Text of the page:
Cartilage Hair Hypoplasia (CHH) is also known as metaphyseal dysplasia, McKusick type. The disorder was recognized as a clinical entity in 1965, when Victor McKusick and colleagues described the condition in an Amish population. The term “metaphyseal” relates to the metaphysis, which is the wide region located at the ends of long bones. The name “Cartilage Hair Hypoplasia” was used because of the characteristic features: fine, sparse hair and cartilage abnormalities.
It is more common in families with Old-world Amish and Finnish ancestors. Among Amish people, the incidence is approximately 1.5 in 1000 live births, and in Finland, it is 1 in 18,000 to 23,000.
Learn more about treatment options.
This dysplasia is caused when an individual has mutations in both copies of their RMRP gene. This gene encodes the RNA component of the ribonuclease mitochondrial RNA processing complex.
Cartilage Hair Hypoplasia is typically inherited in an autosomal recessive manner.
Talking to a genetic counselor can help families understand how CHH is inherited.
The physical characteristics of cartilage hair hypoplasia include a short limbed form of disproportionate short stature with fine, sparse hair. Intelligence is typically average.
The major radiographic features in infancy include shortened tubular bones. Slight anterior angulation of the sternum is also characteristic. The radiographic features in children and adults include short, flared and irregular metaphyses of tubular bones. These changes are typically more prominent in the knee region than at the hips. Coxa vara has been noted, but genu varum is more common. The fibula is often disproportionately long, most notably at the ankle, and can lead to ankle varus.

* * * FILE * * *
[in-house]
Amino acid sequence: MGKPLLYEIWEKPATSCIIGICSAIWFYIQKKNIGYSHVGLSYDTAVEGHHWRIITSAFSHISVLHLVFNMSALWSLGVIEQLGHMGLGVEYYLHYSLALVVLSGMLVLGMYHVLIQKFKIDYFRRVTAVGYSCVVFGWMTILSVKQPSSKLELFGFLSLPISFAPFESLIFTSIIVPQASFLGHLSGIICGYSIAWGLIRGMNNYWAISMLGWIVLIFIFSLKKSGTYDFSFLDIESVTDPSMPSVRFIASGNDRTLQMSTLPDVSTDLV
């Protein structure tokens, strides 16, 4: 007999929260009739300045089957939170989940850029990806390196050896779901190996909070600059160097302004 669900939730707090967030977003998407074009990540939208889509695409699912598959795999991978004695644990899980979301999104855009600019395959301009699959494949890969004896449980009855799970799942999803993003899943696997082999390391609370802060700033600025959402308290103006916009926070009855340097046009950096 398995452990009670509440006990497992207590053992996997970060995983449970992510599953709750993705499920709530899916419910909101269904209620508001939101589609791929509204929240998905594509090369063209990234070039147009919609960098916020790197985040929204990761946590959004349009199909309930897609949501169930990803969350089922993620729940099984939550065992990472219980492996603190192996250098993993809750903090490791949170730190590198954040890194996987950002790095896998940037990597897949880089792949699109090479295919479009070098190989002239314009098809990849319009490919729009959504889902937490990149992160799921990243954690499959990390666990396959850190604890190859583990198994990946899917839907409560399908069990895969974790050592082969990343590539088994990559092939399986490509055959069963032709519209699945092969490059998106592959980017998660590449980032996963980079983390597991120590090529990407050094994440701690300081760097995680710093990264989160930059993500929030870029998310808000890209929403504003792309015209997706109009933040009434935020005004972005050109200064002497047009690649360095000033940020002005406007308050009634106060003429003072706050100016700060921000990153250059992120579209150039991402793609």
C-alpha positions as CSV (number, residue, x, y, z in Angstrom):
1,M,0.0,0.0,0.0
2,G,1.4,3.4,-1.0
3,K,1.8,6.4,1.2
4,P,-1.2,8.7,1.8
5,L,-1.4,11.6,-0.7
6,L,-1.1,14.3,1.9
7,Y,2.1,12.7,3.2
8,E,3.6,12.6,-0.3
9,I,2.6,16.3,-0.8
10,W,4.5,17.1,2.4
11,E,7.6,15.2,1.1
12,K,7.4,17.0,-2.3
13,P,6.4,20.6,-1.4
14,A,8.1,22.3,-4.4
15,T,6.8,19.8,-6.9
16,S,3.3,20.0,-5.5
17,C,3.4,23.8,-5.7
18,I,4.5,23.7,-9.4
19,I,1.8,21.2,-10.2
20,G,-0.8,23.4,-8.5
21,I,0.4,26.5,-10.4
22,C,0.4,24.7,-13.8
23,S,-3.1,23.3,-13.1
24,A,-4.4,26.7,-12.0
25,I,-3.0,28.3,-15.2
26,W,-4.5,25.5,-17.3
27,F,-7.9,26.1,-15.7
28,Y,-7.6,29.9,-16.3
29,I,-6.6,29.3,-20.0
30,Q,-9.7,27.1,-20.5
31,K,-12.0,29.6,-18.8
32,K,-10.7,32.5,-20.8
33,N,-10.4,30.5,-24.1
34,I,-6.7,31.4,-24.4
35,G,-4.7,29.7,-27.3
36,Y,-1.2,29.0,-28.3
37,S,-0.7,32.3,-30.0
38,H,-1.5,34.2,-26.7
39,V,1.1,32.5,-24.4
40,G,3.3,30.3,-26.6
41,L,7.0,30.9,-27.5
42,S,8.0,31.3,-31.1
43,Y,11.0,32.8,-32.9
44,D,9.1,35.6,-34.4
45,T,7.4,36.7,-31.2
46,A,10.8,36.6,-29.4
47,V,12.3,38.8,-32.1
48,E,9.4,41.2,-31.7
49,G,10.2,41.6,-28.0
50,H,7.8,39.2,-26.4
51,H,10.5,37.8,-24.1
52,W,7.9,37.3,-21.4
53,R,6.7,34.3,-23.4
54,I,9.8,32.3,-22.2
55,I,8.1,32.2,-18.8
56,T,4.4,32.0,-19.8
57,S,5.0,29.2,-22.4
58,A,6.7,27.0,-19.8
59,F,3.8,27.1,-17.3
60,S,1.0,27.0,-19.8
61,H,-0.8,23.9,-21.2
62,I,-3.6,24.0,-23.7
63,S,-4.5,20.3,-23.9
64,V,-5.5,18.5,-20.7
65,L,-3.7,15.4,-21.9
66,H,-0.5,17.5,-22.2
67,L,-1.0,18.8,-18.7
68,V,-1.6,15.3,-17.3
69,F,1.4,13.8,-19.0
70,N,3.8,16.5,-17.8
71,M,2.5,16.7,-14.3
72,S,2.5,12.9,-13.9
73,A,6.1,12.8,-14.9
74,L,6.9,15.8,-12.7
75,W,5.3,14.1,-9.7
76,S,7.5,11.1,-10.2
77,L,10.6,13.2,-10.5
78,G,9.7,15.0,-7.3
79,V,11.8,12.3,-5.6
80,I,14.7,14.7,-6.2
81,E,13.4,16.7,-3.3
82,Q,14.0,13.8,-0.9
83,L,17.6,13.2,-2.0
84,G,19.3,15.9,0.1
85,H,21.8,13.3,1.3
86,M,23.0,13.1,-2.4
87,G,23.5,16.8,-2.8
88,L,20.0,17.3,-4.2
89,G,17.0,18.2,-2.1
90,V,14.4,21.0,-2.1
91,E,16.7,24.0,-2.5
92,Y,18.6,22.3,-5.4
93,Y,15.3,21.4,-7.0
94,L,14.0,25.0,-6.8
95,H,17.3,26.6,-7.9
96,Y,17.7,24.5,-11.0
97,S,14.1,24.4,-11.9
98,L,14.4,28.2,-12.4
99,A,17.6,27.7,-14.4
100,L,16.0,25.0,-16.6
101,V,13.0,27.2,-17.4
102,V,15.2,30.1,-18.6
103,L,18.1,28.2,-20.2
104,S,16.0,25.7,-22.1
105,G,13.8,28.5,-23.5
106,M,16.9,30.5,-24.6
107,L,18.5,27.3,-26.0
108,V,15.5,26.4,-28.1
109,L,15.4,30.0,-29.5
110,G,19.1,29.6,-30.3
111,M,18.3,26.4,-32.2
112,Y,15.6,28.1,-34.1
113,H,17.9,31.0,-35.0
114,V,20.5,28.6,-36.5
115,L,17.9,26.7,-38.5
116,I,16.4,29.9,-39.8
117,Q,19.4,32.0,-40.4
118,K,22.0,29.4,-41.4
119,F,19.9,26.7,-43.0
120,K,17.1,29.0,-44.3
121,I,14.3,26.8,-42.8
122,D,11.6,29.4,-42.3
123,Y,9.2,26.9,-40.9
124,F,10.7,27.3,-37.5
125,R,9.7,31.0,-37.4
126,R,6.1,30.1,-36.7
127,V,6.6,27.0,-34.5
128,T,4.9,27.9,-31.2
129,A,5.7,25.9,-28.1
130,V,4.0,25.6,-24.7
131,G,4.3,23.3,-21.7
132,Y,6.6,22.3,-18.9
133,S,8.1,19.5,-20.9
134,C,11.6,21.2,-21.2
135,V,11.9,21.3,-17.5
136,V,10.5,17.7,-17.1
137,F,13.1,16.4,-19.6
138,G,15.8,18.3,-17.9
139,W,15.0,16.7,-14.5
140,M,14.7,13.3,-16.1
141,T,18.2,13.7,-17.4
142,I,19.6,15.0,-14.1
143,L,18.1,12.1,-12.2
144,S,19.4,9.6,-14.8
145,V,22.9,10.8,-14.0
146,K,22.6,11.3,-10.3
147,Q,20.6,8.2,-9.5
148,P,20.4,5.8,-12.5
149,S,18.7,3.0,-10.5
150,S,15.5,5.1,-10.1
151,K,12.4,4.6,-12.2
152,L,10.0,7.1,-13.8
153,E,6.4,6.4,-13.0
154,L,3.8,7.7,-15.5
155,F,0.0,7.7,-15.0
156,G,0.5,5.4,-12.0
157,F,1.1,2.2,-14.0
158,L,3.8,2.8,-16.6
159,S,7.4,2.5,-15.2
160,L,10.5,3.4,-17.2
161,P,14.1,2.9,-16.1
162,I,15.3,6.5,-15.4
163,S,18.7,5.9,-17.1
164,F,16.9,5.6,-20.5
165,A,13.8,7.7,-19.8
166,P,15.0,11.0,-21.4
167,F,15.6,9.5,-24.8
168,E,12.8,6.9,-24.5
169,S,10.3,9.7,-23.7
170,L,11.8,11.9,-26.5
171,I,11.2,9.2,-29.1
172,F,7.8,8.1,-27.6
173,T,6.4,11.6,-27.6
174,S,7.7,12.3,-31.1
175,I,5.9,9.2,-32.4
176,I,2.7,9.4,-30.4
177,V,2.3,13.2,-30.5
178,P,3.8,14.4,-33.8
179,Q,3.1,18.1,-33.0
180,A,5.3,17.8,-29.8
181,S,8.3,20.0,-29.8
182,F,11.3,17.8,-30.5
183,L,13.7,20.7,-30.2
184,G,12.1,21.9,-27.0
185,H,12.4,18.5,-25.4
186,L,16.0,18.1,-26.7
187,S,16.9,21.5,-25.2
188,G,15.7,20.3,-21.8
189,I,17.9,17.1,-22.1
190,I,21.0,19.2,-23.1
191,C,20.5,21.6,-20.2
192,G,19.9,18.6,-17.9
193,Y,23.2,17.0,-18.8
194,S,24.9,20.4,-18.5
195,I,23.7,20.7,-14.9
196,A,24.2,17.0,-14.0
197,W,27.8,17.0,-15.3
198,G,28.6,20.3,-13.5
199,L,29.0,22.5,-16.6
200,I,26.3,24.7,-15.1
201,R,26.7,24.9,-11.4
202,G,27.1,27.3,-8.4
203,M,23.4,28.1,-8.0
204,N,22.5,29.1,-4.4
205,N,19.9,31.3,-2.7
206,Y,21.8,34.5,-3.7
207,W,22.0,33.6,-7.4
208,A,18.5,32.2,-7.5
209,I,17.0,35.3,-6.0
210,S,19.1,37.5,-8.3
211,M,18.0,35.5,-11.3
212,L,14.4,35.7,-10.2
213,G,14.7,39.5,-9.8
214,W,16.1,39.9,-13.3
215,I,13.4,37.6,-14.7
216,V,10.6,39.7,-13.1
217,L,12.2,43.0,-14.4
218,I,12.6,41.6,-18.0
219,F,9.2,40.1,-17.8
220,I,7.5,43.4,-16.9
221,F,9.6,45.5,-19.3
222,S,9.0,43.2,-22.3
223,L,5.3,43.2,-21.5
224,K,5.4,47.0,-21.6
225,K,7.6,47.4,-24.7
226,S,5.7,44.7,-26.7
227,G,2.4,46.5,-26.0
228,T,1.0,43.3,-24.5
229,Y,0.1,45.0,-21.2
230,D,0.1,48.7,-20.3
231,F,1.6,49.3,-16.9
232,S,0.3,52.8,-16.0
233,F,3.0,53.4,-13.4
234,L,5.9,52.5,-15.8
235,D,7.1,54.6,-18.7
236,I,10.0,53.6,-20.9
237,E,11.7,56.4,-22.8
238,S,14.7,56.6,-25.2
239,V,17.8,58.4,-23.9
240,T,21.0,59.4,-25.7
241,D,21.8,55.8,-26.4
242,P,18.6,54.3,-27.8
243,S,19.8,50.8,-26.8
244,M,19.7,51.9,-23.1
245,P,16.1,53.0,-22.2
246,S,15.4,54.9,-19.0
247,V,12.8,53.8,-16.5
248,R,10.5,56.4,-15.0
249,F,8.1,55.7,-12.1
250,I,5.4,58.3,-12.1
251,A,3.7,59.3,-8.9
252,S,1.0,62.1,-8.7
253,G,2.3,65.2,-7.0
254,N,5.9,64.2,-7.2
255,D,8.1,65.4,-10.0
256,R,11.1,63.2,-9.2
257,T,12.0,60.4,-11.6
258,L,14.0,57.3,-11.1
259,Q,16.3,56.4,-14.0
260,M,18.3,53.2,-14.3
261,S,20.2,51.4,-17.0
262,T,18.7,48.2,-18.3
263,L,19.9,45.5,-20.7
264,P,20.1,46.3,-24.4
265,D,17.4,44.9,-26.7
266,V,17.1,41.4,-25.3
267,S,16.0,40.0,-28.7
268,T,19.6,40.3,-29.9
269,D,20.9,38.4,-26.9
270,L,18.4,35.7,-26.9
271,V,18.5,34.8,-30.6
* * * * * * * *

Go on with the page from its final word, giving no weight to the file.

In infancy, diagnosis of cartilage hair hypoplasia can be difficult. It is often not until 9 to 12 months of age that the features become apparent. X-rays provide the greatest insight. Widened metaphyses, short long bones, elongated fibulae, and anterior angulation of the sternum are all signs of CHH. Hair hypoplasia can also contribute a clue to the diagnosis; but having typical hair does not exclude the diagnosis of CHH.
Testing of the RMRP gene can confirm the diagnosis molecularly. Important to note that this gene is non-coding, therefore mutations could be missed in whole exome sequencing.
Newborn screening for severe combined immunodeficiency (SCID) could detect some individuals with CHH.
Scoliosis is typical of cartilage hair hypoplasia. Depending on the degree of curvature, it can be managed through observation, bracing, or surgery.
Intestinal malabsorption can occur in early childhood. Hirschsprung disease occurs in approximately 10% of infants with CHH. Surgical intervention is often necessary.
About half of younger children with CHH experience recurrent infections, especially respiratory tract infections. Children with CHH have been reported to be unusually susceptible to chicken pox, and have reactions to the varicella live vaccine.
About 10% of individuals with CHH have been known to develop autoimmune conditions as well.
Individuals have a predisposition to cancer, especially non-Hodgkin’s lymphoma and basal cell carcinoma.
Anemia can occur in varying degrees in childhood.
It is vital to keep a close watch for the possibility of serious infection or malignancy. Varicella and other live virus vaccinations should be avoided until consultation with immune specialist.
Nemours has a number of service regions. Selecting your region will help us show you the right contact information and the most relevant content for you.